1. Be informed. “My people are destroyed from lack of knowledge” Hosea 4:6. Obtain the new edition of our book. Faith Under Fire in Sudan, and other reports in Frontline Fellowship News on Sudan. Pass on copies of this information to editors, pastors and congressmen.
2. Be interceding. “Remember the prisoners as if chained with them . . .” Hebrews 13:3. Pray for the persecuted. Encourage your pastor to pray for the persecuted from the pulpit.
3. Be involved. “In as much as you did it to one of the least of these My brethren, you did it to Me” Matthew 25:40. 
Speak up for the persecuted. Write letters to the editor of your local magazine or newspaper. Write to your elected representative urging pressure on the persecutors and assistance to the persecuted. Organise donations of Bibles, medicines or other essentials.

The Christian Church in Southern Sudan is on the very frontline of the fight for faith and freedom. We can strengthen the Christians in Sudan to not only survive the severe persecution, but to win their persecutors to Christ. We are making disciples of the emerging New Sudan.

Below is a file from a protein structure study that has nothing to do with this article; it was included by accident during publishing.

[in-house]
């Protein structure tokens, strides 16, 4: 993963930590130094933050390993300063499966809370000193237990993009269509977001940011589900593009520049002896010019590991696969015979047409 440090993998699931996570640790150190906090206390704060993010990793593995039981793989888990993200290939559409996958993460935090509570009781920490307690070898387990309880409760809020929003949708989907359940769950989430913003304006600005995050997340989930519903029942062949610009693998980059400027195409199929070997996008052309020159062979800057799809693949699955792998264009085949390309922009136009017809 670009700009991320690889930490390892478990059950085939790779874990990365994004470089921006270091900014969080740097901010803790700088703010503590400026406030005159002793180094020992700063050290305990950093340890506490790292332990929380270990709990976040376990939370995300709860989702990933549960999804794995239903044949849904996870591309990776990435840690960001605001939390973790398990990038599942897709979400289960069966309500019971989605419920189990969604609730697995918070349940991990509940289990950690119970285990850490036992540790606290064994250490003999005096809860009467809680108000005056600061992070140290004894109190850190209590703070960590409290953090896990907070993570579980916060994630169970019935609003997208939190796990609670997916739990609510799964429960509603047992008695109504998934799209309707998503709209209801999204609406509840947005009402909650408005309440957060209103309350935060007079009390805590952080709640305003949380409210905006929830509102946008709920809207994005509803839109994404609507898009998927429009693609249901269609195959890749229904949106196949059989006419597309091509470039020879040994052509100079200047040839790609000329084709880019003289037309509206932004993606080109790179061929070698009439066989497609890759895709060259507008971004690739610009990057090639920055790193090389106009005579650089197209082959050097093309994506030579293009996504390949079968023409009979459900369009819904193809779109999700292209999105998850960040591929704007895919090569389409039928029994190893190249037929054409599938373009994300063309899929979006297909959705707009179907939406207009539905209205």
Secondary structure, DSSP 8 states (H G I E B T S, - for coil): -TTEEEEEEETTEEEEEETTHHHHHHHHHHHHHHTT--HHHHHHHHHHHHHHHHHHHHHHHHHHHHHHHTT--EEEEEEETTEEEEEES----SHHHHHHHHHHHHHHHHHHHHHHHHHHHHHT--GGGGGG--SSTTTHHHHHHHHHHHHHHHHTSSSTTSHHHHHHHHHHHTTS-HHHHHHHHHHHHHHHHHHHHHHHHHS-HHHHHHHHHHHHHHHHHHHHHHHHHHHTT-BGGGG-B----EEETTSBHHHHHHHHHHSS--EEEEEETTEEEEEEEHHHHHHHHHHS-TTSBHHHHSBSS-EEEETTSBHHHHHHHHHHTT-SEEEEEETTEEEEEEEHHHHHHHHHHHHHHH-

Just in the last 3 years, in Sudan alone, Frontline Fellowship has delivered over 90 000 Bibles and Christian books in 21 languages. We have also conducted over 1 000 services and meetings inside Sudan including Pastors Training Courses, Medical Workshops, Biblical Worldview Seminars, God and Government Seminars, Reformation and Revival Seminars and Muslim Evangelism Workshops.

We can have a part in helping to make history in the Middle East. We can roll back the southward expansion of Islam and reclaim Sudan for Christ.

Dr. Peter Hammond